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Swiss special prosecutor wants investigation into Infantino’s use of private jet

Infantino is accused of “criminally reprehensible behaviour” in relation to the flight.

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A case file concerning a flight FIFA president Gianni Infantino took in 2017 has been passed to federal prosecutors in Switzerland (Nick Potts/PA)

A case file concerning a flight FIFA president Gianni Infantino took in 2017 has been passed to federal prosecutors in Switzerland (Nick Potts/PA)

A case file concerning a flight FIFA president Gianni Infantino took in 2017 has been passed to federal prosecutors in Switzerland (Nick Potts/PA)

A Swiss special prosecutor has called for a criminal investigation to be opened over the use of a private jet by FIFA president Gianni Infantino in 2017.

Stefan Keller said his enquiries had found that there were “clear signs of criminally reprehensible behaviour” in relation to the flight from Suriname to Geneva.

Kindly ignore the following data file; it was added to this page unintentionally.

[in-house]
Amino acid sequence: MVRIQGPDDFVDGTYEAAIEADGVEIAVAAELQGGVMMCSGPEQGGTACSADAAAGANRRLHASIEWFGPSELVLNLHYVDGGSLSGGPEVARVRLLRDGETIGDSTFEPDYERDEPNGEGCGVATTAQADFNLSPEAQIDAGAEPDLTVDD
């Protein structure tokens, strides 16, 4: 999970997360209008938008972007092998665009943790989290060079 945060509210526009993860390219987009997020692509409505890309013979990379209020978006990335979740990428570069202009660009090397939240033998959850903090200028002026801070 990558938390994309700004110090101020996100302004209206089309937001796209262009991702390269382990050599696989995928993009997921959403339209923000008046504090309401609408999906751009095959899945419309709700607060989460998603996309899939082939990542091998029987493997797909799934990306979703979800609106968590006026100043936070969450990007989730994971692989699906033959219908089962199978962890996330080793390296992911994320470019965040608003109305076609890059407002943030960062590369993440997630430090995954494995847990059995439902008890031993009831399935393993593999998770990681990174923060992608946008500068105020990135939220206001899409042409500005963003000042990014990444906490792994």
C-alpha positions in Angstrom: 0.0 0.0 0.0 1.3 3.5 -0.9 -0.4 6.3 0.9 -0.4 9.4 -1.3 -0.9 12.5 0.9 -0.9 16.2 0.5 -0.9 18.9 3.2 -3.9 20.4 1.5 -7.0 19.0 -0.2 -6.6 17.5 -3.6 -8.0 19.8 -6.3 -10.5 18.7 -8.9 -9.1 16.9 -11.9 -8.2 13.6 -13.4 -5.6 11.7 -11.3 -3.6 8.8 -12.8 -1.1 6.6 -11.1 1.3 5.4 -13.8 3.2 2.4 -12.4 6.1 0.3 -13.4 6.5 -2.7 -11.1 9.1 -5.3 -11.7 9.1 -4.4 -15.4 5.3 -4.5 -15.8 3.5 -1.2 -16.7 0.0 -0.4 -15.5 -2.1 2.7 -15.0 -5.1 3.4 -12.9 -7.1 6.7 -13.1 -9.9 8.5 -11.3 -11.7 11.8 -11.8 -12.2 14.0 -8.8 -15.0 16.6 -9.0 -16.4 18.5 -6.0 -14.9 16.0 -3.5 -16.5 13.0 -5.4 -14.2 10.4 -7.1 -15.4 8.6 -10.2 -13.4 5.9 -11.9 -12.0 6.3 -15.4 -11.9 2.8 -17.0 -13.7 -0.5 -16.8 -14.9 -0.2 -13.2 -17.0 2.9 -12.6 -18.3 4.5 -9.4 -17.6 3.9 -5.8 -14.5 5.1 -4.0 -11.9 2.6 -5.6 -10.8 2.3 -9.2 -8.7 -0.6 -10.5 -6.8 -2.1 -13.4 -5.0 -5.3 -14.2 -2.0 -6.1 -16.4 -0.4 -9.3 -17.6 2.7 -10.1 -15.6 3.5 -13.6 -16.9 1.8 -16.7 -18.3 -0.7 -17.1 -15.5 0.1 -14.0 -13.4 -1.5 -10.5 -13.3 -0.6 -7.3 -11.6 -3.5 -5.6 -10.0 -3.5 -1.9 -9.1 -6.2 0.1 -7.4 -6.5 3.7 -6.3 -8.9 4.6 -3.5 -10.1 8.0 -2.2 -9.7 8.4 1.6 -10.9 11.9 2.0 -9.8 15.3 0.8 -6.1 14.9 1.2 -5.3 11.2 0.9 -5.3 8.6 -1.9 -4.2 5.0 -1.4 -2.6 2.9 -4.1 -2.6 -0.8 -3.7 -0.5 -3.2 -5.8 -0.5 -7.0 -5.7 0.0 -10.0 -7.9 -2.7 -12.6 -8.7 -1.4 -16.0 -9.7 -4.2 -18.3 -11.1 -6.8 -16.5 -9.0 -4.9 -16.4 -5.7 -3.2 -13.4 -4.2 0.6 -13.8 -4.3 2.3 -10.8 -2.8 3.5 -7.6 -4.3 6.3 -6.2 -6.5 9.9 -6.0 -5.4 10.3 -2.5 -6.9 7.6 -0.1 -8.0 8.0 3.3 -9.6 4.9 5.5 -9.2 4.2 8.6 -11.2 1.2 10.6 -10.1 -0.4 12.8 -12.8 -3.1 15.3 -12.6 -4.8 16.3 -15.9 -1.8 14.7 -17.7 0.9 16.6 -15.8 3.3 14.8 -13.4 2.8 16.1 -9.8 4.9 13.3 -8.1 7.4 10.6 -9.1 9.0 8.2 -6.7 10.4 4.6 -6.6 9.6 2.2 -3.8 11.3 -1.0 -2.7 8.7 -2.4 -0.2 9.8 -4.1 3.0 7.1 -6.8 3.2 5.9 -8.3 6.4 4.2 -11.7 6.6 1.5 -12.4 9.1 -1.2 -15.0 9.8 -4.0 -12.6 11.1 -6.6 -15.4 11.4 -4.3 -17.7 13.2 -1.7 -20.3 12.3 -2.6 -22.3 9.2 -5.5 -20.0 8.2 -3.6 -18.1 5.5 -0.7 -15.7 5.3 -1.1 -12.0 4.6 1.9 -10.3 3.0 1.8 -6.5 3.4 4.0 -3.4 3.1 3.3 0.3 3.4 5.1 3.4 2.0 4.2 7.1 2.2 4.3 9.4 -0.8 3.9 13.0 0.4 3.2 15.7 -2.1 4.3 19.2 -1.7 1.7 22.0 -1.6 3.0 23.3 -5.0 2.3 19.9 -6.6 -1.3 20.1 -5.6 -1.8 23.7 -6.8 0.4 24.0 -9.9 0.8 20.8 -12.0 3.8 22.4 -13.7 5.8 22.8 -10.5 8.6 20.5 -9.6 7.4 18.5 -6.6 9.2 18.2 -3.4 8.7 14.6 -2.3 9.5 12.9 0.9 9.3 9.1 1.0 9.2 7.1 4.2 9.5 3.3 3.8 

A press statement on his website said he had passed the case on to the Swiss federal prosecutor’s office.

FIFA’s ethics committee said in August that it was closing its investigation into the matter due to “the evident lack of a prima facie case regarding any alleged breach of the FIFA code of ethics”.

Keller passed the case concerning the flight on because his mandate is to look at meetings between Infantino and Switzerland’s former attorney general Michael Lauber.

Criminal proceedings were opened against Infantino in relation to those meetings on July 30 of this year after Keller concluded there were “indications of criminal conduct”.

Infantino and FIFA dismissed any suggestion of wrongdoing in relation to his meetings with Lauber, saying he had met prosecutors all around the world in relation to ongoing criminal cases in which FIFA was assigned victim status in regard to alleged corrupt activity at the world governing body prior to his election as president in 2016.

Speaking in early August, FIFA’s deputy general secretary Alasdair Bell said: “There is something a little bit grotesque and unfair about all this because we are 100 per cent confident that there will never be a criminal charge, far less a criminal conviction against the FIFA president.

“But we have a situation, and we have to acknowledge this, where objectively there is damage to both FIFA and to the FIFA president simply because of the existence of this criminal investigation and we think that’s not right.”

FIFA has been contacted for comment concerning Keller’s statement on Thursday.

PA


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